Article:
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Barbershop is a American comedy film directed by Tim Story, produced by State Street Pictures and released by Metro-Goldwyn-Mayer on September 13, 2002. Starring Ice Cube, Cedric the Entertainer, and Anthony Anderson, the movie revolves around social life in a barbershop on the South Sidemarker of Chicagomarker. Barbershop also proved to be a star-making vehicle for acting newcomers Eve and Michael Ealy.


On a cold winter Saturday in Chicago, Calvin Palmer, Jr. (Ice Cube) decides he's had enough of trying to keep open the barbershop his father handed down to him. He can't borrow enough money to keep the place open, it's not bringing in enough revenue, and he's more interested in coming up with get-rich-quick schemes to bring in easy money. Without telling his employees or the customers, Calvin sells his barbershop to a greedy loan shark named Lester Wallace (Keith David), who lies about keeping the place the same and suddenly makes plans to turn the place into a strip club.

Prior to this, two wannabe thugs JD (Anthony Anderson) and his best friend Billy (Lahmard Tate) stole a ATM Machine from a convenience store and they spend all day trying to pry it open.

After spending a day at work and realizing just how vital the barbershop is to the surrounding community, Calvin rethinks his decision and tries to get his shop back...only to find out Wallace wants double the $20,000 he paid Calvin to give the shop back, and before 7 P.M. Now Calvin has only a scant few hours to try and raise enough money to save the shop. After he admits to the employees that he sold the barber shop and that it would be closing at the end of the day, Chicago police come in and arrests one of the barbers named Ricky (Michael Ealy). Ricky was arrested after being accused of driving his pickup truck into a near by market to steal the ATM, but it is revealed that the ATM thief, JD, is Ricky's cousin and he was the one who committed the crime after borrowing Ricky's truck. That was Ricky's third strike, and he could be sentenced to life in prison. Calvin uses the $20,000 from Lester Wallace to bail Ricky out of jail. Once Calvin picks Ricky up from the jail, Ricky is angry at his cousin for betraying him and wants to kill him. Calvin tries to calm him down, but Ricky doesn't show any sign of calming down. Calvin gives Ricky a gun he found that fell out of Ricky's locker at the shop, and is disappointed that Ricky is going to end up right back in jail. Ricky tells Calvin to pull the car over, and he does. Ricky gets out and decides to throw the gun off the bridge they're on and into the water before getting back into the car, proving that he doesn't want to get in any more trouble with the law. Then they both go to see Lester Wallace. Lester Wallace, as well as JD and Billy (who were still trying to pry it open) are confronted by Calvin and Ricky. Calvin and Ricky demands Lester to give Calvin his barbershop back. Lester is angered and orders his bodyguard Monk to pull out his gun. The police arrive just in time to save Calvin and Ricky. JD and Billy are arrested. Calvin and Ricky see the ATM, and get a $50,000 reward for returning it to police. They get the money, and the barber shop reopens with even better business than before. In the meantime, Calvin's wife Jennifer has given birth to a baby boy.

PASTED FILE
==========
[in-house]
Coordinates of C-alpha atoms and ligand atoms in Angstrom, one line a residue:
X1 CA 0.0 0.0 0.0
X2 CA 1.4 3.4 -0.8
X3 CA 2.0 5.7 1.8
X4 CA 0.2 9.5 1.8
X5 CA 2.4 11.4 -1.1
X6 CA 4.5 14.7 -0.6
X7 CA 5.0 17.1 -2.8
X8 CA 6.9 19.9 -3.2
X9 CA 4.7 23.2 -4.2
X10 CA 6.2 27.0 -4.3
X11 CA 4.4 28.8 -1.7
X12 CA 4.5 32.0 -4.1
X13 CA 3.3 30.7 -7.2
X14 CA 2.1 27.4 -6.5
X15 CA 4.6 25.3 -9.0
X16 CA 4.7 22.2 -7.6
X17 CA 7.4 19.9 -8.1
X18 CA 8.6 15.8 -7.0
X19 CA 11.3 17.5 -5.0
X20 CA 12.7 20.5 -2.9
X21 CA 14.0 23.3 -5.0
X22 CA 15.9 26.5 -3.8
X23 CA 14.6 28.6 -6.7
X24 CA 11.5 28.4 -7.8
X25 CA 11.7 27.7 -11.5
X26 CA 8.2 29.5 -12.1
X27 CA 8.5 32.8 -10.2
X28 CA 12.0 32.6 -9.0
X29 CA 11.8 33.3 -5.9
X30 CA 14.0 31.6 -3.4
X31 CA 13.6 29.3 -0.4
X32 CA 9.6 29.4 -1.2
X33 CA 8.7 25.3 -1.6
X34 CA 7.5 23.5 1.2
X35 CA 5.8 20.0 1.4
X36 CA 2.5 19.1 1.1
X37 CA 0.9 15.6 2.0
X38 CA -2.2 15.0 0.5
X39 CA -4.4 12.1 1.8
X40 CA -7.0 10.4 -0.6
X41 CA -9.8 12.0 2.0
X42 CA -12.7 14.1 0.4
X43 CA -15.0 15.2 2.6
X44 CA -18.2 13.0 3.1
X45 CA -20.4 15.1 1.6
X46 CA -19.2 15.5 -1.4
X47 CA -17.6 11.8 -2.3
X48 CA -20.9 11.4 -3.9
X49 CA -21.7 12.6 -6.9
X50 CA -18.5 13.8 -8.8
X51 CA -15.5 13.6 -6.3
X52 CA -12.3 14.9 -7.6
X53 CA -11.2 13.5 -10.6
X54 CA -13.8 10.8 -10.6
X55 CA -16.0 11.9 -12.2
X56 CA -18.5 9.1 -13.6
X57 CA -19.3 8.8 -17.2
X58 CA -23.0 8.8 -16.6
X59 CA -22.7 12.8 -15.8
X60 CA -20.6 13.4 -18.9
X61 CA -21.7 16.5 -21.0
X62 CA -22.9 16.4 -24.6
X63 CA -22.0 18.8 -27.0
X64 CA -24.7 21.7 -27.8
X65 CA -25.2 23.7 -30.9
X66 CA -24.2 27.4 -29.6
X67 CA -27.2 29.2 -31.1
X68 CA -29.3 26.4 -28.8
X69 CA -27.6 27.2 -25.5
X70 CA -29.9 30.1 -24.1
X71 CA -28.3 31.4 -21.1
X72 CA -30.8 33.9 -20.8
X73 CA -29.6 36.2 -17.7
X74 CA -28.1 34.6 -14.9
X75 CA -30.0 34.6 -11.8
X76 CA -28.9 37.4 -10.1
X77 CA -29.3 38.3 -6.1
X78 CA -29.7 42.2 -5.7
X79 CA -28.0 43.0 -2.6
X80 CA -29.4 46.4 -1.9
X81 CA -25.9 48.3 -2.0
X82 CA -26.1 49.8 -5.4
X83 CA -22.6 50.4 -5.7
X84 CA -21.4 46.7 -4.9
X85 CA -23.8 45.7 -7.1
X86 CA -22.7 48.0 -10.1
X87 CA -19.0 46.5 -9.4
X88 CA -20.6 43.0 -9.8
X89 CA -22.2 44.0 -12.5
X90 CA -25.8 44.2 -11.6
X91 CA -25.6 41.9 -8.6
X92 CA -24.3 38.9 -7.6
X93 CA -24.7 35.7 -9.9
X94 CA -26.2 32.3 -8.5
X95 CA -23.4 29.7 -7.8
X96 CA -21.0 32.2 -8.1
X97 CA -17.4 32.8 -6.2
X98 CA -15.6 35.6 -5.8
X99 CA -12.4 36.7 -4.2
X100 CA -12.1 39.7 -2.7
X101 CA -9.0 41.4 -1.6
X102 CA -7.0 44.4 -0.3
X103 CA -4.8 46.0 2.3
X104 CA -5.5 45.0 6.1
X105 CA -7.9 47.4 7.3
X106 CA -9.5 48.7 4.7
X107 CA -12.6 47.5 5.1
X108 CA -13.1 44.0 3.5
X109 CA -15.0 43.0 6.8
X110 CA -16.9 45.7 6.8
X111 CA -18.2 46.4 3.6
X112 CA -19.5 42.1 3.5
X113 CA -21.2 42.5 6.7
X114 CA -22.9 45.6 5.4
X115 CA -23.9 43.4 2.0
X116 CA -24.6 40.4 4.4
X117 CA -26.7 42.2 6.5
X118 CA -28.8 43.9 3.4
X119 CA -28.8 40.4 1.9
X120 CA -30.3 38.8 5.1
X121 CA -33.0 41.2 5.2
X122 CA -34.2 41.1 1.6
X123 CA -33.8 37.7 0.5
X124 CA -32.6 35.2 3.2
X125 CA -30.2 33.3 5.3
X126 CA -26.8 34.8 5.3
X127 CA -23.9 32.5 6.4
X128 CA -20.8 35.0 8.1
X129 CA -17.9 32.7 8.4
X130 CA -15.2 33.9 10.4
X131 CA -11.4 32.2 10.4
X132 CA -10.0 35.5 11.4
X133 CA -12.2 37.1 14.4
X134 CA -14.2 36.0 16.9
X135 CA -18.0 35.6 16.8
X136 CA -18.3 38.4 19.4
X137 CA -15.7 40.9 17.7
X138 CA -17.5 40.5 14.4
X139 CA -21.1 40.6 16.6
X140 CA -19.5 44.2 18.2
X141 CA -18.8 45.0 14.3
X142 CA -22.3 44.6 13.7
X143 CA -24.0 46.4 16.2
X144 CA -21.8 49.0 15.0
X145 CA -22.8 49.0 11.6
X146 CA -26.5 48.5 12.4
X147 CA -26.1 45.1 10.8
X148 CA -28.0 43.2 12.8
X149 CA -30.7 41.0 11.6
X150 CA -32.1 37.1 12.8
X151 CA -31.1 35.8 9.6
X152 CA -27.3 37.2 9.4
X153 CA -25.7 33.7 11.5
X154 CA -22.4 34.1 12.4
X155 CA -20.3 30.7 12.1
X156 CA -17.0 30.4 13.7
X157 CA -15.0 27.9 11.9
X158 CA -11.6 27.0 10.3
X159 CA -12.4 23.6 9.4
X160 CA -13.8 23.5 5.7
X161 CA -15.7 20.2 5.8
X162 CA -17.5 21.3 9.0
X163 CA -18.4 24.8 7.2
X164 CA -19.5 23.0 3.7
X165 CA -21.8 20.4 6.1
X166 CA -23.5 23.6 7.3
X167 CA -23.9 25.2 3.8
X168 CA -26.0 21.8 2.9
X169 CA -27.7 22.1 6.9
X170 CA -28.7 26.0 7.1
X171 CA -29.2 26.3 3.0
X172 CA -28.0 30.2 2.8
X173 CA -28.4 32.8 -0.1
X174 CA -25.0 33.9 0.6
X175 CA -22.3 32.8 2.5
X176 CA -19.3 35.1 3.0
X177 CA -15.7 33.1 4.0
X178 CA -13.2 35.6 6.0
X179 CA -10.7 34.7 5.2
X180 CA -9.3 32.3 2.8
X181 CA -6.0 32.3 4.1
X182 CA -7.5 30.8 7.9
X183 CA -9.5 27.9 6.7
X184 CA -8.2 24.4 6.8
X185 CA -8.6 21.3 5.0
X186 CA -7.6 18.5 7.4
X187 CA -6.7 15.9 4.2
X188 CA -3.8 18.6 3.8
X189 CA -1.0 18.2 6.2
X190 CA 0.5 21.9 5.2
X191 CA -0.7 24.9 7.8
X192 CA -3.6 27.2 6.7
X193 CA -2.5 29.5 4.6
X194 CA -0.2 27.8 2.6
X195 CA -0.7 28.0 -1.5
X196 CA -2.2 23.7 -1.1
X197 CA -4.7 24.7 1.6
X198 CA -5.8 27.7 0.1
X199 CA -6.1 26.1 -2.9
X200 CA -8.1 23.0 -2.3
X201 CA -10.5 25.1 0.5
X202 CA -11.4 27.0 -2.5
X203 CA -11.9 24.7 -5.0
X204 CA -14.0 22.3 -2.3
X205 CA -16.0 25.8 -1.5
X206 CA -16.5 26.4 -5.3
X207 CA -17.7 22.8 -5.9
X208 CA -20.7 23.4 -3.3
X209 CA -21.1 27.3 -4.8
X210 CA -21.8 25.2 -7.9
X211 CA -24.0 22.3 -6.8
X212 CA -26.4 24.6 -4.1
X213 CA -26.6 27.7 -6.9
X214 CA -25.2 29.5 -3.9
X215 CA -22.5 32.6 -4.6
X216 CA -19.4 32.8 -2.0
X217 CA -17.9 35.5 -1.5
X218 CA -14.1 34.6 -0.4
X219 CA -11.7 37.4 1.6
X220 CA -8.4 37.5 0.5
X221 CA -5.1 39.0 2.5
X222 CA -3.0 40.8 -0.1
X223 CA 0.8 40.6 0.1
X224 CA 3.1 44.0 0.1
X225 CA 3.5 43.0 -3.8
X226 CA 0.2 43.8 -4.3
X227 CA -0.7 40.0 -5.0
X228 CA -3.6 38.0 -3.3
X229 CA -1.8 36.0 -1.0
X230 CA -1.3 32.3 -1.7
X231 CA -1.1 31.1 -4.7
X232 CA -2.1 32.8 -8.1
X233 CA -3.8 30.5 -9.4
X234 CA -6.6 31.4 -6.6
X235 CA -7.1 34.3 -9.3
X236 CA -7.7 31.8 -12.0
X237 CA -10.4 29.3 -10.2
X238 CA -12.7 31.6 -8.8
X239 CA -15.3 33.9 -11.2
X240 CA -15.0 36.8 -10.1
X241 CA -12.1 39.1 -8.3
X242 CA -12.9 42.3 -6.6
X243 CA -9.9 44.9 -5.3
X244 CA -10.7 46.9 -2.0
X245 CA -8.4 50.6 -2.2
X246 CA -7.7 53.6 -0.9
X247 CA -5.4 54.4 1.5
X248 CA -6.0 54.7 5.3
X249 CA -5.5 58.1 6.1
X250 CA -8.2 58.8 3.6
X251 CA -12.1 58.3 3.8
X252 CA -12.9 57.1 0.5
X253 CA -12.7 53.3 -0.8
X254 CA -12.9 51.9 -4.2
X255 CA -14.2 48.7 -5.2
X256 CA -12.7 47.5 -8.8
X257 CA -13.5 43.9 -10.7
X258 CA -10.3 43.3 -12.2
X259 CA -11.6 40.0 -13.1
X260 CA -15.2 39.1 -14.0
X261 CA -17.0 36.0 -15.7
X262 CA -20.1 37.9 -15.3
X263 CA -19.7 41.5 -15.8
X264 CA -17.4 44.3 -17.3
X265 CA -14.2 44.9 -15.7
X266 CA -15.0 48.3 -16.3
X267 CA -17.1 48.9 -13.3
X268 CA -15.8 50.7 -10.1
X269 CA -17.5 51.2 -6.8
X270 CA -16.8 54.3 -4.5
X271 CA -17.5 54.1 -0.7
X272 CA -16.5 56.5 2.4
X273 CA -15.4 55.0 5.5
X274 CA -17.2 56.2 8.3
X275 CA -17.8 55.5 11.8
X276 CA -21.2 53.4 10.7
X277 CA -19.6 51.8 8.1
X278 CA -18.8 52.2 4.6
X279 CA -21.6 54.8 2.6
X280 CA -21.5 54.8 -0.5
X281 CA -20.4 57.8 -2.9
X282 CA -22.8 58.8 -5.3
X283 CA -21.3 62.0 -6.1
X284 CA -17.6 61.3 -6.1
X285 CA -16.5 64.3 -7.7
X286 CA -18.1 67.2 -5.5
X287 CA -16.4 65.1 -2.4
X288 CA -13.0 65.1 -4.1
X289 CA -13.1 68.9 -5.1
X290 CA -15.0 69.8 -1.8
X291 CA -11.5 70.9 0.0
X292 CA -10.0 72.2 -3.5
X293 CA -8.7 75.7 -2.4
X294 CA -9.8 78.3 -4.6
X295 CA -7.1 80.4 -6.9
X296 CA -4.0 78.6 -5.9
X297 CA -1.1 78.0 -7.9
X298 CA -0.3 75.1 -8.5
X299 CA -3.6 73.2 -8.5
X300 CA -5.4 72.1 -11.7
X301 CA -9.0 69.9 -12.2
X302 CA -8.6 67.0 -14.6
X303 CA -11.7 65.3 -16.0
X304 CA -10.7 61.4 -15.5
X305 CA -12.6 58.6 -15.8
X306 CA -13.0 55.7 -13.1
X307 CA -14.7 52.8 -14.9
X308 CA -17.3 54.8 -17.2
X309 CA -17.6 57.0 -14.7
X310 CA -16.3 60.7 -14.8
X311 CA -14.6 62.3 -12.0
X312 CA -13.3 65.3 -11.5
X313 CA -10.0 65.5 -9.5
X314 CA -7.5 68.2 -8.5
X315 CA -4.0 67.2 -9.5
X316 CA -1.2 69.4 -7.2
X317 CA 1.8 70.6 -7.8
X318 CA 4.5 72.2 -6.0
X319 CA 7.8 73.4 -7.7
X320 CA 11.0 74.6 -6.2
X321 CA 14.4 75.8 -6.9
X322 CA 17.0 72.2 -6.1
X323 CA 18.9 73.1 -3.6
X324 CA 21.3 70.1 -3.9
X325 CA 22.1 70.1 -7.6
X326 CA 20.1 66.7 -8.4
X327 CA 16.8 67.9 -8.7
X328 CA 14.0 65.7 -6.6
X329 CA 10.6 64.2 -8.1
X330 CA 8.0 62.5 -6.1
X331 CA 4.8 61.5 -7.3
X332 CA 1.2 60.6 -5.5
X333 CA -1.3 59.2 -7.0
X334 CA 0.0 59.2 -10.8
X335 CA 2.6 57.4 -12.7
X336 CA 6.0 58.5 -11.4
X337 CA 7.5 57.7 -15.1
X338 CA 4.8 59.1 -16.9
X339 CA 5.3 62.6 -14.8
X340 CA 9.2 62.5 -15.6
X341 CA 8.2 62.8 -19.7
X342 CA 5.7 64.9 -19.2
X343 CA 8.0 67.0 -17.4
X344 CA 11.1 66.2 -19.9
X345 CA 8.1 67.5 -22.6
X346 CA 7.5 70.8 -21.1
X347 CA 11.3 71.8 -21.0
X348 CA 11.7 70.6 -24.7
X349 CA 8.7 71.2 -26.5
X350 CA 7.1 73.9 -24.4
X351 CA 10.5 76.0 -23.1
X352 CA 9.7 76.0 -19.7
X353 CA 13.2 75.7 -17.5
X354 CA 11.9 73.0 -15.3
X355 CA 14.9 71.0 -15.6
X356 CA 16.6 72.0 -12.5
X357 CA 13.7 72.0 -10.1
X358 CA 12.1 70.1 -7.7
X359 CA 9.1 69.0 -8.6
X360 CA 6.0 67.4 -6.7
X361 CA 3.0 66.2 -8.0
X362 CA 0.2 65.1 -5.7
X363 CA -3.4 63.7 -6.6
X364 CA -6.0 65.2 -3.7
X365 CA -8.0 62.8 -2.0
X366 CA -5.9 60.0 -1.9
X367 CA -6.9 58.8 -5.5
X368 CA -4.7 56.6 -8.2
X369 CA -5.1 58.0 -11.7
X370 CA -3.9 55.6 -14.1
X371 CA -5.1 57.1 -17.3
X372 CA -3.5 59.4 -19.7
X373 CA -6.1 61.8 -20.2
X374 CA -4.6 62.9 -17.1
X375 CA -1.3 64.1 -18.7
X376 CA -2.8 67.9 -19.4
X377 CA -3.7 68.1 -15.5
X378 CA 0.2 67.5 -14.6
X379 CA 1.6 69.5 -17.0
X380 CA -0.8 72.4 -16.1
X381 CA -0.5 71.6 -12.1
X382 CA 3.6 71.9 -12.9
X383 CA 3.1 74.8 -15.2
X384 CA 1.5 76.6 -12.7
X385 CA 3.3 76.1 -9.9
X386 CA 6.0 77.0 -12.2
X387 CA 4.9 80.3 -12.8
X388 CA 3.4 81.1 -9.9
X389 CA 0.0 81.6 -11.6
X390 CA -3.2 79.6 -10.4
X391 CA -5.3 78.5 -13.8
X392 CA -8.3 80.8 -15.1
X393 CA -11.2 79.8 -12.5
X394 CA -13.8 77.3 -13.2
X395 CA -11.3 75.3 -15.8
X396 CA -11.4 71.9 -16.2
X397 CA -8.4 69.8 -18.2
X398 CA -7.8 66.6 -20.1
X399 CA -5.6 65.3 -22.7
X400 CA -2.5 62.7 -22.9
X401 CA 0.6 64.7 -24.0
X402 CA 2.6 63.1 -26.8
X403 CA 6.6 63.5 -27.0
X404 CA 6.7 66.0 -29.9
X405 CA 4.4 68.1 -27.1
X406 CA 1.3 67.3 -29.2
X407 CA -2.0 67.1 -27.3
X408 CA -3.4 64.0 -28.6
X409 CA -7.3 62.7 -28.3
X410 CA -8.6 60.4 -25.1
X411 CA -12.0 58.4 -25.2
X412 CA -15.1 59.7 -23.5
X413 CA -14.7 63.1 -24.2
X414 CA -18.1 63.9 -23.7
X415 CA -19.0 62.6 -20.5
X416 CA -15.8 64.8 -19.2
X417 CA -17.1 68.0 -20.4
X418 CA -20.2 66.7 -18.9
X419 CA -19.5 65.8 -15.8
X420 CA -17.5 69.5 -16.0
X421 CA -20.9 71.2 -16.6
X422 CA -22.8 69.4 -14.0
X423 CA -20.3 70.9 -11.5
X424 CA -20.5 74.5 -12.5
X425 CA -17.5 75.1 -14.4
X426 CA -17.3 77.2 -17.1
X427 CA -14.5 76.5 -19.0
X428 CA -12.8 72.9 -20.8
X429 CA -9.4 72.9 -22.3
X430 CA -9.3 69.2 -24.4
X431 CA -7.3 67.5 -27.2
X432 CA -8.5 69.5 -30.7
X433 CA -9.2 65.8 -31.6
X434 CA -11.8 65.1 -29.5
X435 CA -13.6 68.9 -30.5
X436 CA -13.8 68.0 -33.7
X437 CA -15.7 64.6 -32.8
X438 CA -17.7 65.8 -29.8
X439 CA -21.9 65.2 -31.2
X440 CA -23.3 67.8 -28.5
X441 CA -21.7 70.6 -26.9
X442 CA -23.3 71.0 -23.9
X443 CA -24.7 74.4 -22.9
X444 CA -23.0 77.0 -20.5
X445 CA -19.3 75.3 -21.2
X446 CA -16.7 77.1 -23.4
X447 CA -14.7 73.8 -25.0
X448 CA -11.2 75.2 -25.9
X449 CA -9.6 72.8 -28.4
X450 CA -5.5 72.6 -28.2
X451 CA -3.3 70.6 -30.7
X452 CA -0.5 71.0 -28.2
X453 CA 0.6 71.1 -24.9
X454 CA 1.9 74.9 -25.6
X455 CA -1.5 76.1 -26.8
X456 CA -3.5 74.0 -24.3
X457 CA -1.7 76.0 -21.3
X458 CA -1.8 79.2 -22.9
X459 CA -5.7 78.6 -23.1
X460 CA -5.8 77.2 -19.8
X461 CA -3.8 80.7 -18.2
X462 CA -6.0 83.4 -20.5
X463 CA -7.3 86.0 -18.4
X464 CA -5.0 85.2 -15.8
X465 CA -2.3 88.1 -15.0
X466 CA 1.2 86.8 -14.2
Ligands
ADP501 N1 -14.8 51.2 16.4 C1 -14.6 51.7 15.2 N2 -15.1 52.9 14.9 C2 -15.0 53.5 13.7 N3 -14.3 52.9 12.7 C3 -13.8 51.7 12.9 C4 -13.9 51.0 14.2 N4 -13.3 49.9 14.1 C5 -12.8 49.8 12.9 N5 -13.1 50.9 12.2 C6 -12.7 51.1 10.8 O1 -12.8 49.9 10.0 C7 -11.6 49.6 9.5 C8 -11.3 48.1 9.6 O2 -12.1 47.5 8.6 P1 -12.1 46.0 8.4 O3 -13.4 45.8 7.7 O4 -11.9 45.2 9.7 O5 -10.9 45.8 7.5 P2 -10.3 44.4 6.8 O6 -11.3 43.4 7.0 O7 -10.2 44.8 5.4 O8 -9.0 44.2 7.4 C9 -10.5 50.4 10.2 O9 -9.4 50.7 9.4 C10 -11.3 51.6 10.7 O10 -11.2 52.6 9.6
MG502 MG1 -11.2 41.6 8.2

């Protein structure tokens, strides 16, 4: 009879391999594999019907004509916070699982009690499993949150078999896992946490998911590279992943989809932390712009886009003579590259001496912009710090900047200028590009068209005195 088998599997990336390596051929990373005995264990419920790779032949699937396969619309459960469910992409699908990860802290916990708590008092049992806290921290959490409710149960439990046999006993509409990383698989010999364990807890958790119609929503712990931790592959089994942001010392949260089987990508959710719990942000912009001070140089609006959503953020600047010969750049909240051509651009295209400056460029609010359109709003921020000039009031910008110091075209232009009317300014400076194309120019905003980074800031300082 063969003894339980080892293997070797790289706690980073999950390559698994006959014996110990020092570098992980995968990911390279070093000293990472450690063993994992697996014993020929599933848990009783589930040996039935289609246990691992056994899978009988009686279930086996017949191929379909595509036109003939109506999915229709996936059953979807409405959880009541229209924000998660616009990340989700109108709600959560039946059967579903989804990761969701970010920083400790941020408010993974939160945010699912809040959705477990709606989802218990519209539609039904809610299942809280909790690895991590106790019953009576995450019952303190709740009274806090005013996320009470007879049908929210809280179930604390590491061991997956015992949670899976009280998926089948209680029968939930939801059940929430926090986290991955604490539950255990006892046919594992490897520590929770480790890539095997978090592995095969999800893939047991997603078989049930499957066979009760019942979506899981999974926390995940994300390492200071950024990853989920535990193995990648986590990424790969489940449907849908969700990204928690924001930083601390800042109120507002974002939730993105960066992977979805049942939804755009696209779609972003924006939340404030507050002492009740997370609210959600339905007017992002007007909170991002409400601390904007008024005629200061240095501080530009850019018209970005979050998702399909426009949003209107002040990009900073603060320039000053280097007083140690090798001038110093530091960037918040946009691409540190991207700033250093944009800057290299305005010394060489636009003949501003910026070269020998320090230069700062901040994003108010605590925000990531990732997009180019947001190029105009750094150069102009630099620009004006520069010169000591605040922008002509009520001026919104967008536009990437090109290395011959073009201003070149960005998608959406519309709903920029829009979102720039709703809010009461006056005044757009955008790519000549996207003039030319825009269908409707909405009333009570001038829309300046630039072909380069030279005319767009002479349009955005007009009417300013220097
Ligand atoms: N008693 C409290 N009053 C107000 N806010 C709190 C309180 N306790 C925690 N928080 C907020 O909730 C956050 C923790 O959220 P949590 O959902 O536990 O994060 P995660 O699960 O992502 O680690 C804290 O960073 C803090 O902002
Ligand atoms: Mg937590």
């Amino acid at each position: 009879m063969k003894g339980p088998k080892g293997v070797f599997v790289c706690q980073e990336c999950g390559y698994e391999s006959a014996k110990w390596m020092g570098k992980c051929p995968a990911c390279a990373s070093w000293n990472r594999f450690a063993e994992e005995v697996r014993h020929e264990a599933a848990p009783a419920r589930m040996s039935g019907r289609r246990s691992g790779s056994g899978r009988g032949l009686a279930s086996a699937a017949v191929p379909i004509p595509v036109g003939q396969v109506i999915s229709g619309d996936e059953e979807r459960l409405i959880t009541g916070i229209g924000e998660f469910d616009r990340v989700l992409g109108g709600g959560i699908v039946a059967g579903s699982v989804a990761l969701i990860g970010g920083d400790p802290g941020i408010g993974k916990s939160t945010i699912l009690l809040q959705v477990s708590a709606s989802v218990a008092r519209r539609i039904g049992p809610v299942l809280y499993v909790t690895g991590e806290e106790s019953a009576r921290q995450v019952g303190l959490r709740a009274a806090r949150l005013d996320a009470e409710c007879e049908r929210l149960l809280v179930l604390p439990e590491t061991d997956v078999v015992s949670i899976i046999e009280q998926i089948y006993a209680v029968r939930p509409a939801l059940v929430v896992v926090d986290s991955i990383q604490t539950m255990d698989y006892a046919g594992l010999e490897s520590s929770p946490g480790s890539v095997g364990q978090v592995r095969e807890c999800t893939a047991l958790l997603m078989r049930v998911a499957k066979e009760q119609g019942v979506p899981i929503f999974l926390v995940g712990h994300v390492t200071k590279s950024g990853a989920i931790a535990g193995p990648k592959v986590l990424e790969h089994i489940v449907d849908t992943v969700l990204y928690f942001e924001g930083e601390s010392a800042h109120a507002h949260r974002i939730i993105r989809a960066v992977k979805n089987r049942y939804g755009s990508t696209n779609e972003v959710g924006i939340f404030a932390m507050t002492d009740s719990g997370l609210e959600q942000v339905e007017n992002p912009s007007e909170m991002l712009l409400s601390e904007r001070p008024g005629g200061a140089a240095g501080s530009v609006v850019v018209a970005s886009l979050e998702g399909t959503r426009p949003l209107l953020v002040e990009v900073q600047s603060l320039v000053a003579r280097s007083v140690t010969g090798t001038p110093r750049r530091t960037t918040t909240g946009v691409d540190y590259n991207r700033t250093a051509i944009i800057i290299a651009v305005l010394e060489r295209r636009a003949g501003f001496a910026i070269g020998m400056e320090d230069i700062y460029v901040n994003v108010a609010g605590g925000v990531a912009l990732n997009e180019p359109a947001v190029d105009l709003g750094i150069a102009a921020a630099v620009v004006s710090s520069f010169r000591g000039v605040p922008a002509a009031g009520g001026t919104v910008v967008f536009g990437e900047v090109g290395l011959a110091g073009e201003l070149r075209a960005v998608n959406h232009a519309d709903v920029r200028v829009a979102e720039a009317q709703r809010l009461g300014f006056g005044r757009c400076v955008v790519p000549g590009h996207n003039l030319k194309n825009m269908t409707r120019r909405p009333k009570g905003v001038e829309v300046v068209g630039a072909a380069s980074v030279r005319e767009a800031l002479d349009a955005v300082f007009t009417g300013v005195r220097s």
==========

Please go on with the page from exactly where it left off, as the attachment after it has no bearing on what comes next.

• Ice Cube as Calvin Palmer, Jr., The protagonist. A young expectant father, who feels like the barbershop his father left him to manage is causing undue complications in his life.

  • Anthony Anderson as JD, a thief who steals an ATM and spends the duration of the film trying to find a way to pry it open. Near the end of the film, it is revealed that he is Ricky's cousin.

  • Cedric the Entertainer as Eddie, a 60-plus year old barber who strangely never cuts any hair. He worked under Calvin's father, and constantly compares and contrasts both Palmers and the periods they lived in.

  • Keith David as Lester Wallace, The film's main antagonist. A crafty loan shark who buys Calvin's shop for $20,000 and plans to turn it into a strip club. After selling the shop, Calvin spends the rest of the film trying to figure out a way to raise the money to buy it back, as Lester raises the price to $40,000 after he has control of the shop.

  • Michael Ealy as Ricky Nash, a two-time loser who works at the barbershop. He is good friends with Calvin and Dinka. He frequently gives Dinka advice on how to win Terri's heart. Near the end of the film, he helps Calvin try to get the barbershop back from Lester.

  • Sean Patrick Thomas as Jimmy James, a recent college graduate and academically-astute young man who sees his job at the barbershop as nothing more than a temporary stop on his way to a "real" job. He constantly picks on the barbers.

  • Eve as Terri Jones, a hostile young woman with a cheating boyfriend, who accuses Jimmy of drinking her apple juice. She is the only female barber in the shop.

  • Troy Garity as Isaac Rosenberg. The only Caucasian in the shop, Isaac is the recipient of trans-racial humor from some of the other characters, especially his nemesis, Jimmy.

  • Leonard Earl Howze as Dinka. An overweight immigrant from Nigeriamarker, Dinka is the butt of many jokes based on his African nationality and his large size. He has an unrequited crush on Terri. He is also good friends with Ricky and frequently asks him for advice on how to win Terri's heart.

  • Jazsmin Lewis as Jennifer Palmer. Calvin's seven-months-pregnant wife, who first met Calvin in the barbershop. She reminds him a number of times about the cultural and historical significance of the shop and why he should not sell it.


  • Lahmard Tate as Billy, JD's accomplice in the ATM theft. He is a immature grown man still living with his mother and bratty little sister, Gabby. He does everything wrong and it causes problems for him and JD with the ATM throughout the film.